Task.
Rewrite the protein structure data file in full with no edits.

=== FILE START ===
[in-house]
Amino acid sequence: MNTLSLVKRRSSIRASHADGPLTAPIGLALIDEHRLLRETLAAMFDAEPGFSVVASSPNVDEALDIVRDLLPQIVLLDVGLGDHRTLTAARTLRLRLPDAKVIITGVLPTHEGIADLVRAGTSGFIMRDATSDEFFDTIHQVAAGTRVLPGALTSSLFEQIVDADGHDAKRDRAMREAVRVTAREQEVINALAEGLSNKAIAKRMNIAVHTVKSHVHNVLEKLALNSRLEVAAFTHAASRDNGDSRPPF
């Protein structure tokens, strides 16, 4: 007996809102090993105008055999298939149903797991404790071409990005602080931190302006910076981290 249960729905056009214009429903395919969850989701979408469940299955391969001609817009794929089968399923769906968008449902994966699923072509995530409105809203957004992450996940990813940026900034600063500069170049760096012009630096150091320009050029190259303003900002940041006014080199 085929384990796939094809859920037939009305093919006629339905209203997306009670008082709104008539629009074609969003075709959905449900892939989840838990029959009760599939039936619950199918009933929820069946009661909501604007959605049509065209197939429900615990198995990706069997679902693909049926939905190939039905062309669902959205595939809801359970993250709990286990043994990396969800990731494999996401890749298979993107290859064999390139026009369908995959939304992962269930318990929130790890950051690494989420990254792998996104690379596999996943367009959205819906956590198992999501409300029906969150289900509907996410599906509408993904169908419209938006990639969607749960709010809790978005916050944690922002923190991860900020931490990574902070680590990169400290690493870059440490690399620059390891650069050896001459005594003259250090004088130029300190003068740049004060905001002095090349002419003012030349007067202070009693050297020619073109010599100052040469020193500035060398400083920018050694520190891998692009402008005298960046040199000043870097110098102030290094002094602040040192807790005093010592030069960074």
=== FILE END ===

[in-house]
Amino acid sequence: MNTLSLVKRRSSIRASHADGPLTAPIGLALIDEHRLLRETLAAMFDAEPGFSVVASSPNVDEALDIVRDLLPQIVLLDVGLGDHRTLTAARTLRLRLPDAKVIITGVLPTHEGIADLVRAGTSGFIMRDATSDEFFDTIHQVAAGTRVLPGALTSSLFEQIVDADGHDAKRDRAMREAVRVTAREQEVINALAEGLSNKAIAKRMNIAVHTVKSHVHNVLEKLALNSRLEVAAFTHAASRDNGDSRPPF
């Protein structure tokens, strides 16, 4: 007996809102090993105008055999298939149903797991404790071409990005602080931190302006910076981290 249960729905056009214009429903395919969850989701979408469940299955391969001609817009794929089968399923769906968008449902994966699923072509995530409105809203957004992450996940990813940026900034600063500069170049760096012009630096150091320009050029190259303003900002940041006014080199 085929384990796939094809859920037939009305093919006629339905209203997306009670008082709104008539629009074609969003075709959905449900892939989840838990029959009760599939039936619950199918009933929820069946009661909501604007959605049509065209197939429900615990198995990706069997679902693909049926939905190939039905062309669902959205595939809801359970993250709990286990043994990396969800990731494999996401890749298979993107290859064999390139026009369908995959939304992962269930318990929130790890950051690494989420990254792998996104690379596999996943367009959205819906956590198992999501409300029906969150289900509907996410599906509408993904169908419209938006990639969607749960709010809790978005916050944690922002923190991860900020931490990574902070680590990169400290690493870059440490690399620059390891650069050896001459005594003259250090004088130029300190003068740049004060905001002095090349002419003012030349007067202070009693050297020619073109010599100052040469020193500035060398400083920018050694520190891998692009402008005298960046040199000043870097110098102030290094002094602040040192807790005093010592030069960074």